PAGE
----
The Denver Broncos found their diamond in the rough at the running back position by signing undrafted free agent Phillip Lindsay in 2018. Lindsay has proven to be one of the top rushers in the game today, and the Broncos get to pay him the kind of humble salary that front offices dream of.
Now, Lindsay is set to cash in at the conclusion of the 2020 season when his rookie deal is up. Even though the Broncos signed former Los Angeles Charger Melvin Gordon to a two-year, $16 million deal, general manager John Elway hinted Tuesay did hint that he would consider re-signing Lindsay to a contract extension with the goal of creating a one-two punch at running back in the years to come.
But given the price Lindsay would surely demand on a new deal, Elway needs to flat-out refuse to throw anything resembling a fat deal at Lindsay, as cynical as that sounds.
If Elway were to go through and give Lindsay the bag, he obviously hasn't paid attention to the happenings in the NFL the past couple of years. Paying running backs big money is a mistake in almost every single case. But considering his quarterback decisions throughout his tenure as an executive, we wouldn't doubt that Elway might ignore this essential advice.
In today's NFL, the worst thing you can do is give a running back a long-term deal with plenty of guaranteed cash. Considering the position is so physically demanding, the career lifespan of an NFL rusher is severely limited, and a decline often comes once a guy is locked into a gaudy extension, putting teams into serious jams.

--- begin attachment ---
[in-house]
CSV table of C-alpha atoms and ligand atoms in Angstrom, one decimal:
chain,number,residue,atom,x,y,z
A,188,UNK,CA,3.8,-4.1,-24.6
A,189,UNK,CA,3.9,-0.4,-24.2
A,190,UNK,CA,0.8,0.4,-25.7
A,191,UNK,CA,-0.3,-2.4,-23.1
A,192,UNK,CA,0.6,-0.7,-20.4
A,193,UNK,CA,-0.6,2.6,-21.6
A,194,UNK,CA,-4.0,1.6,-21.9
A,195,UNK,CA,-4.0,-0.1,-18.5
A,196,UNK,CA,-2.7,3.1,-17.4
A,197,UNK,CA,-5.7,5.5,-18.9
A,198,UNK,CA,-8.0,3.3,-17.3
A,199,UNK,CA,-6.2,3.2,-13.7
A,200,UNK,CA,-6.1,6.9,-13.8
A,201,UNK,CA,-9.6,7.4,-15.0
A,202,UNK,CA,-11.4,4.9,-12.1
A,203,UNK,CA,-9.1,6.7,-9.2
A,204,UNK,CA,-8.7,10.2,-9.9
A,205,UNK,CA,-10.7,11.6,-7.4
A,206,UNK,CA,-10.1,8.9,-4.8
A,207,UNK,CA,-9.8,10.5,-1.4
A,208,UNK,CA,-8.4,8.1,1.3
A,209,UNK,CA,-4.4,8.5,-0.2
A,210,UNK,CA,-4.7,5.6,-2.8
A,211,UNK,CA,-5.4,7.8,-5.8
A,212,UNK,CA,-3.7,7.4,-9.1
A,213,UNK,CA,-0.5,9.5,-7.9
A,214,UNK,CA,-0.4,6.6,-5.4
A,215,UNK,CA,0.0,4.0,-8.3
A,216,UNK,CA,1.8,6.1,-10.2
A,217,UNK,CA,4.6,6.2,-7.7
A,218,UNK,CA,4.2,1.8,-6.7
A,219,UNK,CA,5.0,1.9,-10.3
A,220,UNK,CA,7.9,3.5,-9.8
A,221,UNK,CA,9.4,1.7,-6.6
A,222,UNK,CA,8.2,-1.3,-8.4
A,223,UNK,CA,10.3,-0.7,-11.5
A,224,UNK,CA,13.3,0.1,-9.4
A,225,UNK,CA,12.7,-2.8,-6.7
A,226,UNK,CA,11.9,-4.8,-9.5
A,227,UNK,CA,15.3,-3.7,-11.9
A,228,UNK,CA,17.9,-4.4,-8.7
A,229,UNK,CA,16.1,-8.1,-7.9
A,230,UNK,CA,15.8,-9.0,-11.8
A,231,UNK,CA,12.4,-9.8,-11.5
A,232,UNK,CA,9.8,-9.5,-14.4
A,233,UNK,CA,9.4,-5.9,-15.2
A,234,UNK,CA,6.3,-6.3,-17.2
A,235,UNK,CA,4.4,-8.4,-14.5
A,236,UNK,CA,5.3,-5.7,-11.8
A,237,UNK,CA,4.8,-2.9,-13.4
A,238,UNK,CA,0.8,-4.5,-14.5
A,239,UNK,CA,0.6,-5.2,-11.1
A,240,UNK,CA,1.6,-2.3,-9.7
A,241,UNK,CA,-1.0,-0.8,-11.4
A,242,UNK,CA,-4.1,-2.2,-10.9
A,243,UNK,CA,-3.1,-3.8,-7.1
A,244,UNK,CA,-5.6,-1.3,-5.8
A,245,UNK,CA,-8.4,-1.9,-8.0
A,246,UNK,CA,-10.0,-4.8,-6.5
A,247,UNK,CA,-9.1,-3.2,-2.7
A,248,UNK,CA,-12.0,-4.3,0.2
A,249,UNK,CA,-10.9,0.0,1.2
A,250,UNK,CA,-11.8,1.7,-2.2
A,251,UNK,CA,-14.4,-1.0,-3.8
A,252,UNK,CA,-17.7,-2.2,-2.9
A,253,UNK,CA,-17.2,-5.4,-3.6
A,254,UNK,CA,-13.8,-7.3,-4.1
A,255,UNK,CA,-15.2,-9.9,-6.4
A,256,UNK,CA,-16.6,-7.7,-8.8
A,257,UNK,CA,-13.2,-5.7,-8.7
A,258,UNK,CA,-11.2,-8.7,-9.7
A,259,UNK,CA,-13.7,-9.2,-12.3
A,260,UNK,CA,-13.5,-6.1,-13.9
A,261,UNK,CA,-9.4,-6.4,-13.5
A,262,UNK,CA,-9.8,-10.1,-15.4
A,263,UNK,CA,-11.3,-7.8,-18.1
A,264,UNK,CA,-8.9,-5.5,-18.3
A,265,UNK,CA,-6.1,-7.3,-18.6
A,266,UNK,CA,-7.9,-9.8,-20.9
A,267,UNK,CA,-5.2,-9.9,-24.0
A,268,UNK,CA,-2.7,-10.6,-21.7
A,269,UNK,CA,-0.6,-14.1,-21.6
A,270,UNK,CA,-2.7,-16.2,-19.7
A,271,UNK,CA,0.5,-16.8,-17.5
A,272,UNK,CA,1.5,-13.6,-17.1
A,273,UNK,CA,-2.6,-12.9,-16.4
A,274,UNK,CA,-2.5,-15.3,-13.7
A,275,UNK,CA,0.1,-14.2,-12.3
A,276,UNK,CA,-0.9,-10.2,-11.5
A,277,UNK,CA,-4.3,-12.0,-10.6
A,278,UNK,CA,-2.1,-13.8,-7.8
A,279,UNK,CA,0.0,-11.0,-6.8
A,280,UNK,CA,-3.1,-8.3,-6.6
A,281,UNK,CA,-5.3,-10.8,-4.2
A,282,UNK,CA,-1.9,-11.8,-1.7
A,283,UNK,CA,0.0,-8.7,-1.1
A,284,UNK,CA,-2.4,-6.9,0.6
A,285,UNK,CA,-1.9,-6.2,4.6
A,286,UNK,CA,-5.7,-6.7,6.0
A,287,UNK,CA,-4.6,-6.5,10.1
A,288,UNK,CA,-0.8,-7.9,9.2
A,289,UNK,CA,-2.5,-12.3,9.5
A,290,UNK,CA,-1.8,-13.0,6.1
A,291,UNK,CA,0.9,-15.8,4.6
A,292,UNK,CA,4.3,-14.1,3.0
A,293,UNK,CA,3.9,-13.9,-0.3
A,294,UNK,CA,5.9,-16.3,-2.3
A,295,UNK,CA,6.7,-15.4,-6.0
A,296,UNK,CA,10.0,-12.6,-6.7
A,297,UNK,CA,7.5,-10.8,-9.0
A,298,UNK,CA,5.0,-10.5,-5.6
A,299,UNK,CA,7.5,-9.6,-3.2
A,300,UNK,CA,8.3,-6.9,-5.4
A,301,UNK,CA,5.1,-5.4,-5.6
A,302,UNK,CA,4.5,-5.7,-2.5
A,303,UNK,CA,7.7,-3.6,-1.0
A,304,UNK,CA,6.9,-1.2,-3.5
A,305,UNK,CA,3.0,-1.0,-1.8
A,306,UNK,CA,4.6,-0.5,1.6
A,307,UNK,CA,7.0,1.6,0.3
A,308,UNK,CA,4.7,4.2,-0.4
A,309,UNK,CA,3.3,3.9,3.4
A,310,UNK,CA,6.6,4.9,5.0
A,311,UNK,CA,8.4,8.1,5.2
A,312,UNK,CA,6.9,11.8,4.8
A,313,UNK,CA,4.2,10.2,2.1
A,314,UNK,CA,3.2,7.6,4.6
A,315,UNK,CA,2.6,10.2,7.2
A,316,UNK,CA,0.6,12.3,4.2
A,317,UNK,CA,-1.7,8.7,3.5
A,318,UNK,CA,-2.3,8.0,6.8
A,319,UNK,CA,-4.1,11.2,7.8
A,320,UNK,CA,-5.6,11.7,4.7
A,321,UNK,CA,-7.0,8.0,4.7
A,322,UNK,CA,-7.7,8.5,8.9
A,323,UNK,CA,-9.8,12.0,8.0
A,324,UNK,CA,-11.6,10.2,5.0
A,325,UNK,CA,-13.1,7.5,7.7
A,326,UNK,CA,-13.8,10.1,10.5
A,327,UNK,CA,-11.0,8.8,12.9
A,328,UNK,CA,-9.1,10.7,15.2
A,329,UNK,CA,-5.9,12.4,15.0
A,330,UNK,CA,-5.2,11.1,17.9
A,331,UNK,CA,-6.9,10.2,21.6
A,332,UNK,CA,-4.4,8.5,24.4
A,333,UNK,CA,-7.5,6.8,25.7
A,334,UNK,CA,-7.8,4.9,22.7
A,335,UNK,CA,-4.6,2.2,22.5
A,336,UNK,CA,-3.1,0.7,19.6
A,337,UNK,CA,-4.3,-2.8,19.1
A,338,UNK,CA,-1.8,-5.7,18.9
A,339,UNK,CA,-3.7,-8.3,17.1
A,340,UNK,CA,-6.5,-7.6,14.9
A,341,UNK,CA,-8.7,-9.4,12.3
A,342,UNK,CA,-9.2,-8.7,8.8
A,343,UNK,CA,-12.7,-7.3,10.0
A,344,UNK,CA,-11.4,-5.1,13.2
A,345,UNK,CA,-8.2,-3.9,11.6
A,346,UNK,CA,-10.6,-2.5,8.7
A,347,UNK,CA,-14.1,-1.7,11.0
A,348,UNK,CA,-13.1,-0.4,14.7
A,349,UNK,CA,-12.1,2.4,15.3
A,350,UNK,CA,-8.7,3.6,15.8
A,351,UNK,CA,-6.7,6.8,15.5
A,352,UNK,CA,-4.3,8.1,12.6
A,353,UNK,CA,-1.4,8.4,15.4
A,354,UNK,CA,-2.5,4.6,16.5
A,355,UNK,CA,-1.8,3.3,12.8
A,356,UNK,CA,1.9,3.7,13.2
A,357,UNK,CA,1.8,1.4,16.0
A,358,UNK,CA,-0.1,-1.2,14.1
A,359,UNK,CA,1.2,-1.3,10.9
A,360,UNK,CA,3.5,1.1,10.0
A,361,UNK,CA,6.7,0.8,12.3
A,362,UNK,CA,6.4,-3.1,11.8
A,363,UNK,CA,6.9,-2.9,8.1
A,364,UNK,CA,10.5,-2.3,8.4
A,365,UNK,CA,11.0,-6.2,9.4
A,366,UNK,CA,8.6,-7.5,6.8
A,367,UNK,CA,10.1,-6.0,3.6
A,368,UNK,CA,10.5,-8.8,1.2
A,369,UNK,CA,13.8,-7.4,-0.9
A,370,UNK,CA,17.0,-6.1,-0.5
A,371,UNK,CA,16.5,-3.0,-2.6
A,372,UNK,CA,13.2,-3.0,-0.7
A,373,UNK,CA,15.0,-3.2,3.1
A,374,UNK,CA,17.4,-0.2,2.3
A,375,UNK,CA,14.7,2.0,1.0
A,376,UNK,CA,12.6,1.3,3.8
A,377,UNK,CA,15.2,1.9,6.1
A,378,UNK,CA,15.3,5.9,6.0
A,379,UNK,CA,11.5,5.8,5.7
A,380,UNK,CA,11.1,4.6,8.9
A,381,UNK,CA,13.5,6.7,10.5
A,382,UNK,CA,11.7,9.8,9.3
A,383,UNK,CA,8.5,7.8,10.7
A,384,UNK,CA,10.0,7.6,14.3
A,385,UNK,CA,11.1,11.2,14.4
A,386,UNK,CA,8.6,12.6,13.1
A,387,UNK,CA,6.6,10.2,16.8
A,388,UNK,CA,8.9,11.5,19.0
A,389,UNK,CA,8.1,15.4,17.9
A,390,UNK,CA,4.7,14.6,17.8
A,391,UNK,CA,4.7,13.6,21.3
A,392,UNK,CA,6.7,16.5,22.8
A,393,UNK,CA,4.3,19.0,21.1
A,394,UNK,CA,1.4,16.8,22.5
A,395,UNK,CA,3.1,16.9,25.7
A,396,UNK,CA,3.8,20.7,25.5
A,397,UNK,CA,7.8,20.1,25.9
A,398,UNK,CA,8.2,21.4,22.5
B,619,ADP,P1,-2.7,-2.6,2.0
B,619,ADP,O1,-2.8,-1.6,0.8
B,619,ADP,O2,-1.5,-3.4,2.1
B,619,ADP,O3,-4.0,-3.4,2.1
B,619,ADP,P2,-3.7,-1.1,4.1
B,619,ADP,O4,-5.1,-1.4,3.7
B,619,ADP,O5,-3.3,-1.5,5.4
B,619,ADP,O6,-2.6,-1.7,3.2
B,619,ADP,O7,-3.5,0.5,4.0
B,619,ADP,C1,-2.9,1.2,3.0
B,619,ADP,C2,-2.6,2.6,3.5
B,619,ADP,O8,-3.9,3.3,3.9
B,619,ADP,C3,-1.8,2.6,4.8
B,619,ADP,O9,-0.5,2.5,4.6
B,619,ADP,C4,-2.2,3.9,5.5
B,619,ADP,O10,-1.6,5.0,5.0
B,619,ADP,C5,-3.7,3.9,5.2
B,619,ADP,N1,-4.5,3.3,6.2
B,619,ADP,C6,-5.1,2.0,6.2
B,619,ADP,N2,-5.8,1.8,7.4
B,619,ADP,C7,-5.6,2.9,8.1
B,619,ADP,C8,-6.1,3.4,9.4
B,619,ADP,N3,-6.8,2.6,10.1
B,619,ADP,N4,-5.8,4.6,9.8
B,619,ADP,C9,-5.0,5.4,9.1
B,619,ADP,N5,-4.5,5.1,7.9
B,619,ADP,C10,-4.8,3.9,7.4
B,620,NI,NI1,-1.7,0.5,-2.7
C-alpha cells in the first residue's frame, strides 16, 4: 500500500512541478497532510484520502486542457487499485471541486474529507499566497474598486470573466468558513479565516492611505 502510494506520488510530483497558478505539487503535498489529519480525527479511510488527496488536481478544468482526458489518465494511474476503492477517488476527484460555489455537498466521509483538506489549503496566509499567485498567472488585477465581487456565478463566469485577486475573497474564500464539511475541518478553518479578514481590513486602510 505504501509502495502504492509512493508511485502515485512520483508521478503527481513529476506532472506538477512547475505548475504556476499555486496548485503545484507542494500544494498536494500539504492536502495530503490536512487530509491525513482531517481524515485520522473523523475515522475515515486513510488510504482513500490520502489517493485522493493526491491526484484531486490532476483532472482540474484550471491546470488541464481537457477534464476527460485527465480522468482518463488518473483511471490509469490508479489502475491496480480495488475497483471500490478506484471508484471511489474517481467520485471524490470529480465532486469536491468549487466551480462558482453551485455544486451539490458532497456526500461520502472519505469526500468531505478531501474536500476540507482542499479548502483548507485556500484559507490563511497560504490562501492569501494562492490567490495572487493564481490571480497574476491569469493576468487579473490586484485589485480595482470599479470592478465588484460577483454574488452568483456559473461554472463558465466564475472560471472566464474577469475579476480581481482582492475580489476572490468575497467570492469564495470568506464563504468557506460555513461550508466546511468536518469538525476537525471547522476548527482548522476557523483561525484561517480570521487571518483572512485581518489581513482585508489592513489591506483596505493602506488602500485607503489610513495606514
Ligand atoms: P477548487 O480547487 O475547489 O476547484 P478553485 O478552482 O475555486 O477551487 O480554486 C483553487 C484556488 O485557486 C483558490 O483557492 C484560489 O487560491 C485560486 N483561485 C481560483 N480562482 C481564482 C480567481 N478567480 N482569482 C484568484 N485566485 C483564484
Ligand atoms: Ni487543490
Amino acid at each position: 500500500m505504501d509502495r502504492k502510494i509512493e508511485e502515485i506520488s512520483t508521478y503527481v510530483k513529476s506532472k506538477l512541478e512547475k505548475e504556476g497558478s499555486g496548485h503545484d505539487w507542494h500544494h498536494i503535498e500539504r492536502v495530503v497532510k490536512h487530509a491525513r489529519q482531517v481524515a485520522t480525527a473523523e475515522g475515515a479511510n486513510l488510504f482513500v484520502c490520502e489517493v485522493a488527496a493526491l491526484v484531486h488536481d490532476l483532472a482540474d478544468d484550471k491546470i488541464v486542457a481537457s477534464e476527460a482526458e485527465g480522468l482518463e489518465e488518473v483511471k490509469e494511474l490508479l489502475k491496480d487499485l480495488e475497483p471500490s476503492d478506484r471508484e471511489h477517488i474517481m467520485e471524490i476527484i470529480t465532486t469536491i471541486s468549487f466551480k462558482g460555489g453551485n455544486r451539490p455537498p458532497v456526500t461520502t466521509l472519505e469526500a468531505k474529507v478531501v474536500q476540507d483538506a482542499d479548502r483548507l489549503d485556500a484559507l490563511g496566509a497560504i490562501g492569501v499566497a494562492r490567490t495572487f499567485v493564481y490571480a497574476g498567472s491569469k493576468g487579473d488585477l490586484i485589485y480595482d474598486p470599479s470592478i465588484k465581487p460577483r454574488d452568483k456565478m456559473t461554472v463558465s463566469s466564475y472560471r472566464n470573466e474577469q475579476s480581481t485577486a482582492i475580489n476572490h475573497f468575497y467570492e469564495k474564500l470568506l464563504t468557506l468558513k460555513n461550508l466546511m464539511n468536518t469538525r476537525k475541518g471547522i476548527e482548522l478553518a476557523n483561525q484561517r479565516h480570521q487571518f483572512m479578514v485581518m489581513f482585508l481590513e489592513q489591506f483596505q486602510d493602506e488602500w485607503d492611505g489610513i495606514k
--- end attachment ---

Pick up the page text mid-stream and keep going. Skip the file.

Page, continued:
Look no further than Todd Gurley. Through his first three seasons in the league, he looked like the second coming of Eric Dickerson. Enamored of his play, the Los Angeles Rams rewarded the NFL Offensive Player of the Year with a four-year, $60 million contract in 2018. Shortly after signing the deal, however, Gurley was hampered with knee issues brought on by arthritis, and just two years later, the Rams outright released him.
That's not to say that Lindsay won't have a long, successful career; it's just that history isn't on his side. The best strategy for an intelligent team is to let an impending free agent running back hit the open market and select his replacement in the NFL Draft.
Unless Lindsay is open to a team-friendly deal, Elway and the Broncos should explore alternate options before they enter running back hell.